the life of zooey who happens to be Bipolar 2
It’s serious serendipity that I listened to, “My Favorite Things,” last night and wrote about it. The song has the lyric, ‘Wild geese the fly with the moon on their wing’. Today, I opened a window and a flock flew overhead, honking away.
Wild geese can be a crazy nuisance around golf courses, airports and fake corporate ponds. Geese are full of crap, eliminating 1-2 lbs a day. I can attend to the slippery, greasy green surprises on sidewalks. Geese can chase you to your car in the parking lot. Geese can slowly make their way across the road, eyeballing you into halting submission. I mean really, bird, you CAN fly.
Geese need to be with each other in twos, finding their mates around 3 years old. They stay together traveling and raising families of goslings. If one of the twi dies or is killed, the mate will find another. Time will vary on second mates and sometimes they stay single. Pairs are a part of a flock or gaggle which have a fond affections for each other. They use 10 different sounds to communicate, depending on the situation. If a goose is injured, a few geese will stay with it until it can fly again or dies. They take of their posse.
In the fall, I welcome their honking above my head as they fly in a V-formation. I smile at this positive reminder of community during migration which can be 1-3000 miles. Their V shape allows them to fly over 70% farther. They trade lead in headwinds. They honk encouragement to others to keep up speed. Their honking reminds me of their teamwork, dependence and community. It also brings to mind the poem by Mary Oliver.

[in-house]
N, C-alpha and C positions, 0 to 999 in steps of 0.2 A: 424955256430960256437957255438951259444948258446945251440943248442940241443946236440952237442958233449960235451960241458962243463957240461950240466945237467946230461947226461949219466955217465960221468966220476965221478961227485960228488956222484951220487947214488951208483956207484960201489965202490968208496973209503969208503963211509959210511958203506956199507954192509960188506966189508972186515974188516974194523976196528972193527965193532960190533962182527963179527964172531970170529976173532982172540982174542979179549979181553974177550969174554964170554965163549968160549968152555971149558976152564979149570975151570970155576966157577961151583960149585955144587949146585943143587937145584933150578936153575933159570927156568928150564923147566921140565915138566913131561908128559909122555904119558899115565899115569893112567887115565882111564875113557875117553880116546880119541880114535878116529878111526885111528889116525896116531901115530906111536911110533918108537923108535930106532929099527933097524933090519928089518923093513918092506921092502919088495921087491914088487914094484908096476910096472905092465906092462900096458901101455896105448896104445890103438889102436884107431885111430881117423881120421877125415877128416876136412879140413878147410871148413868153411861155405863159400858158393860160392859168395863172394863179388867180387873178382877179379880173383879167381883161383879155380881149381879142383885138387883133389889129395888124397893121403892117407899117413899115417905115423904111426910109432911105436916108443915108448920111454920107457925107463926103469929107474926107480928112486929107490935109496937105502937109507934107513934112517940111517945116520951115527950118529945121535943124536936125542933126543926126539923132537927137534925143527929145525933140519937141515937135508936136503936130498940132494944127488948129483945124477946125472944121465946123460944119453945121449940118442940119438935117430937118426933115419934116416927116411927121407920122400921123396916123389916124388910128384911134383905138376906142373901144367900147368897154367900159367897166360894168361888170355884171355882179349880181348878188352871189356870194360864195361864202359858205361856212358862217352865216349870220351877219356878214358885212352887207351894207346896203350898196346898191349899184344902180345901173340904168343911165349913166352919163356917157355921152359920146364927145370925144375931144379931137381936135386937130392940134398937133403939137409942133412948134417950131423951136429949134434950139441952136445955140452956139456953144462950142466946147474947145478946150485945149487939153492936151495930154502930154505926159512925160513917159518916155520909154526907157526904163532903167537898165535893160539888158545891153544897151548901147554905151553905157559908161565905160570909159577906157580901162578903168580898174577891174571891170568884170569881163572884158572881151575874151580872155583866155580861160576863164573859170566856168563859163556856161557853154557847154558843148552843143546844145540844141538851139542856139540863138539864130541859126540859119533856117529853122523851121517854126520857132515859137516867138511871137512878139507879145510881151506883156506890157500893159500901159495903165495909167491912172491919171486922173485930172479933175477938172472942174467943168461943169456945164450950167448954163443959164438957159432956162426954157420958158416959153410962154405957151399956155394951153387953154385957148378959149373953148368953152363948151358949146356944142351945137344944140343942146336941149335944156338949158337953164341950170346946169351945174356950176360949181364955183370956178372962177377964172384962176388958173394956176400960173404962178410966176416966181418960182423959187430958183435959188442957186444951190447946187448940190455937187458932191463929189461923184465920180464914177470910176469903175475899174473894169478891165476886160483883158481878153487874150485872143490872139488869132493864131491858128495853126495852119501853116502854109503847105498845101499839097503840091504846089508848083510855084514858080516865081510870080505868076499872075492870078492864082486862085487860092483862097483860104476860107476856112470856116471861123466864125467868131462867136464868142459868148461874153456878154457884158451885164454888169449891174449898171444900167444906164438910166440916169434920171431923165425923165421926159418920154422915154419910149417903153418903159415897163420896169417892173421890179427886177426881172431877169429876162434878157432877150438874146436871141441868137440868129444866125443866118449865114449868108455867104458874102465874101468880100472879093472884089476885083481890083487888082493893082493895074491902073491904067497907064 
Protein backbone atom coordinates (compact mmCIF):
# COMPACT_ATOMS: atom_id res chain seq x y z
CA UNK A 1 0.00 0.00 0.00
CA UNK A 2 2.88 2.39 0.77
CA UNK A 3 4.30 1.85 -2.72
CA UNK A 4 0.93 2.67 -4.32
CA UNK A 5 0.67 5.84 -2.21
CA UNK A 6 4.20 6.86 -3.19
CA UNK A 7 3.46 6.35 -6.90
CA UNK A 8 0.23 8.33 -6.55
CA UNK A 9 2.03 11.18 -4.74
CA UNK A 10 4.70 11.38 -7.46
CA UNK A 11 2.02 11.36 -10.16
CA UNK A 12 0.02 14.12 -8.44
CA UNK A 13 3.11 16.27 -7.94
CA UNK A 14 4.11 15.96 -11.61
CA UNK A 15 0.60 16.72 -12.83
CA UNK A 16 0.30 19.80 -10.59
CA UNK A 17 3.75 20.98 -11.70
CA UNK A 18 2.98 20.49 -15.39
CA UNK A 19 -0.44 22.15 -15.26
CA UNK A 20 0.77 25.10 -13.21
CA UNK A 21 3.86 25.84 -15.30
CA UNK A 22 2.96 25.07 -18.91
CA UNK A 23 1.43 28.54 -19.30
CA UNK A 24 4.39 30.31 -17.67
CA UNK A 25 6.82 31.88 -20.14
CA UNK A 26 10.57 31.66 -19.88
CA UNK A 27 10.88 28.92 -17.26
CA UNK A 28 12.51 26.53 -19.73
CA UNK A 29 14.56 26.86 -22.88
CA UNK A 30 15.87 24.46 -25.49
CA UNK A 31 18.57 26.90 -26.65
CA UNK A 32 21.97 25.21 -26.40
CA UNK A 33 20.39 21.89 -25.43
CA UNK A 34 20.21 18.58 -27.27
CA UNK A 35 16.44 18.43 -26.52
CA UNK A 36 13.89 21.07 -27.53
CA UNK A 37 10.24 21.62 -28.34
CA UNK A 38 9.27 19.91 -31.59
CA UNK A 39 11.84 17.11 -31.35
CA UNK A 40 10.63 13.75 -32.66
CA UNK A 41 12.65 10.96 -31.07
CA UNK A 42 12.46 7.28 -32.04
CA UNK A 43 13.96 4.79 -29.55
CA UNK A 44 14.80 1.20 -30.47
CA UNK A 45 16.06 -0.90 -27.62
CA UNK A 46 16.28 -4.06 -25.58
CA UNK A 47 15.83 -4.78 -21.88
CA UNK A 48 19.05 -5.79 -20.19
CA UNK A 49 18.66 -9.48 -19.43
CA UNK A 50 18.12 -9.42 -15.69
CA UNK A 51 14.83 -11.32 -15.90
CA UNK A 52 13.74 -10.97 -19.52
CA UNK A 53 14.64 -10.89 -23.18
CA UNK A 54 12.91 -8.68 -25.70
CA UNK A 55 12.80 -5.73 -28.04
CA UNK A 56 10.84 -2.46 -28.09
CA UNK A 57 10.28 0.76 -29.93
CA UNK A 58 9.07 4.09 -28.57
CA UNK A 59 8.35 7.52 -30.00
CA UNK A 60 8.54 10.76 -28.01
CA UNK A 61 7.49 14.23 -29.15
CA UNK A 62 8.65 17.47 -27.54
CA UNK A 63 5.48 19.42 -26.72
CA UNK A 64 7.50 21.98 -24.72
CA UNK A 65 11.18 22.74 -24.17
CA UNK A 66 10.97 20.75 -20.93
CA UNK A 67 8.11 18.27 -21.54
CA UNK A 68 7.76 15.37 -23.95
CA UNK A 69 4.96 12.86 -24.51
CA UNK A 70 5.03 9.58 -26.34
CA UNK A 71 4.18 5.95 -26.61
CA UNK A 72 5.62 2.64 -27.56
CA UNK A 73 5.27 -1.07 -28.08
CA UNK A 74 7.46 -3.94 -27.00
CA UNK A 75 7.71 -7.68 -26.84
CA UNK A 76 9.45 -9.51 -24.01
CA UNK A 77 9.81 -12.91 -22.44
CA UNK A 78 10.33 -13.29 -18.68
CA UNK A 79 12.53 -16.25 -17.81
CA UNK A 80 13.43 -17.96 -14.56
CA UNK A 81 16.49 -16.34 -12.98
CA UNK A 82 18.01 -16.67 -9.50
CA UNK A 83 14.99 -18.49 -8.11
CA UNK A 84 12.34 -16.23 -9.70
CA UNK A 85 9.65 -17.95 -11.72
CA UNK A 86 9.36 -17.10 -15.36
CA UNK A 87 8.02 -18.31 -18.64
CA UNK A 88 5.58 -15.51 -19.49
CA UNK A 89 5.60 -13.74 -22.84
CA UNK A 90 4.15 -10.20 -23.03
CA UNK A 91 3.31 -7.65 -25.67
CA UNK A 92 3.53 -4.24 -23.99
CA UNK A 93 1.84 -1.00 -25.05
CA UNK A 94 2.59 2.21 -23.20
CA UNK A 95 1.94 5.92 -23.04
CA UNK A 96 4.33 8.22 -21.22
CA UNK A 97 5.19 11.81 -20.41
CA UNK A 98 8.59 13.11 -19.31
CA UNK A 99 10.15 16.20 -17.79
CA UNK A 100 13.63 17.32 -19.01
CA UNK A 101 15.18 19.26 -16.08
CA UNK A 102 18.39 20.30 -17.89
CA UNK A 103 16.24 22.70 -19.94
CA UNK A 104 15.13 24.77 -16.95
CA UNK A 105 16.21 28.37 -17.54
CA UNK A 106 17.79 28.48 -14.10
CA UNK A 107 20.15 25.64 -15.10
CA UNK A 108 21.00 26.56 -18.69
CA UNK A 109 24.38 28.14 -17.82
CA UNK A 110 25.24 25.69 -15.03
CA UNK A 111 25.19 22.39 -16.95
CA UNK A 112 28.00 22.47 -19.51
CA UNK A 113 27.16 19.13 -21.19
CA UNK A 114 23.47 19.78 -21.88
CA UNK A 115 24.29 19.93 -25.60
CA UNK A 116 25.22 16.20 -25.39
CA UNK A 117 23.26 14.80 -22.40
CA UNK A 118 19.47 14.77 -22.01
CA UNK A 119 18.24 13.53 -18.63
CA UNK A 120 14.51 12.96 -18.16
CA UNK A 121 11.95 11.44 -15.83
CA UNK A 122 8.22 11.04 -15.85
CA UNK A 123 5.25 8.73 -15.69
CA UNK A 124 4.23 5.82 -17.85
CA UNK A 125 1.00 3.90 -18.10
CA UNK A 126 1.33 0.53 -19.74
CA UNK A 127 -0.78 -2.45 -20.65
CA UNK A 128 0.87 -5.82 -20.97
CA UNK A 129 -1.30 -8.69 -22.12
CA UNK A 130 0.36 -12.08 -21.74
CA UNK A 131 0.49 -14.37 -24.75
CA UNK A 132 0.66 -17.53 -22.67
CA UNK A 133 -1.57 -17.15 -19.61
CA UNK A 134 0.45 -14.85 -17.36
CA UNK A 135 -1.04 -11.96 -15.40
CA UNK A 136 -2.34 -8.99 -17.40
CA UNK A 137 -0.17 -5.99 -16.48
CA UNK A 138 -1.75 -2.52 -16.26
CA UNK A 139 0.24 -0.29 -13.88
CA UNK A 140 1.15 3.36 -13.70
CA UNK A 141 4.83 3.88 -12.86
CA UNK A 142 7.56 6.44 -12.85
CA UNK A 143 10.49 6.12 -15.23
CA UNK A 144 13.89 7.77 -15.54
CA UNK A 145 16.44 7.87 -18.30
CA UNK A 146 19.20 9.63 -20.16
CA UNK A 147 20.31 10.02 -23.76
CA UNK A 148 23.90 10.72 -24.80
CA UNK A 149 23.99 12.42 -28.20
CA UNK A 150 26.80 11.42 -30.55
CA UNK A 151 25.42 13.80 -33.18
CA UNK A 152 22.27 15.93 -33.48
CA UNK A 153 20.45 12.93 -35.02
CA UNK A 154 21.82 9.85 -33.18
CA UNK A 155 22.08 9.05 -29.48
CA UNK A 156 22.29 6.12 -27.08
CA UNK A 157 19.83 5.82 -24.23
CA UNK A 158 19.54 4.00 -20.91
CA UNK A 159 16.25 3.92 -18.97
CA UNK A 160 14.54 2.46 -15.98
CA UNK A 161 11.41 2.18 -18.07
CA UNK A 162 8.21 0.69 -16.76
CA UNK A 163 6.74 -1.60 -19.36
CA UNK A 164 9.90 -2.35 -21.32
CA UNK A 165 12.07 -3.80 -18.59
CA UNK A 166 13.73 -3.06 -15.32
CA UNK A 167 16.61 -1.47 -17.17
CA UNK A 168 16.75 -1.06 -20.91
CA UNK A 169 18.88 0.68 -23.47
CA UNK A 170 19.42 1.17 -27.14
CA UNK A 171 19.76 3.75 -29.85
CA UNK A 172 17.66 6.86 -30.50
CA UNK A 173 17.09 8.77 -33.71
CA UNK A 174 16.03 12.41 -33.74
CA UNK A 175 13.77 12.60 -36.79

by Mary Oliver
You do not have to be good.
You do not have to walk on your knees
For a hundred miles through the desert, repenting.
You only have to let the soft animal of your body
love what it loves.
Tell me about your despair, yours, and I will tell you mine.
Meanwhile the world goes on.
Meanwhile the sun and the clear pebbles of the rain
are moving across the landscapes,
over the prairies and the deep trees,
the mountains and the rivers.
Meanwhile the wild geese, high in the clean blue air,
are heading home again.
Whoever you are, no matter how lonely,
the world offers itself to your imagination,
calls to you like the wild geese, harsh and exciting —
over and over announcing your place
in the family of things.
We are human. We all have pain we can share and understand in others. We love who we love. We have our places to call home. We are wild.
A reminder of our humanity flying overhead.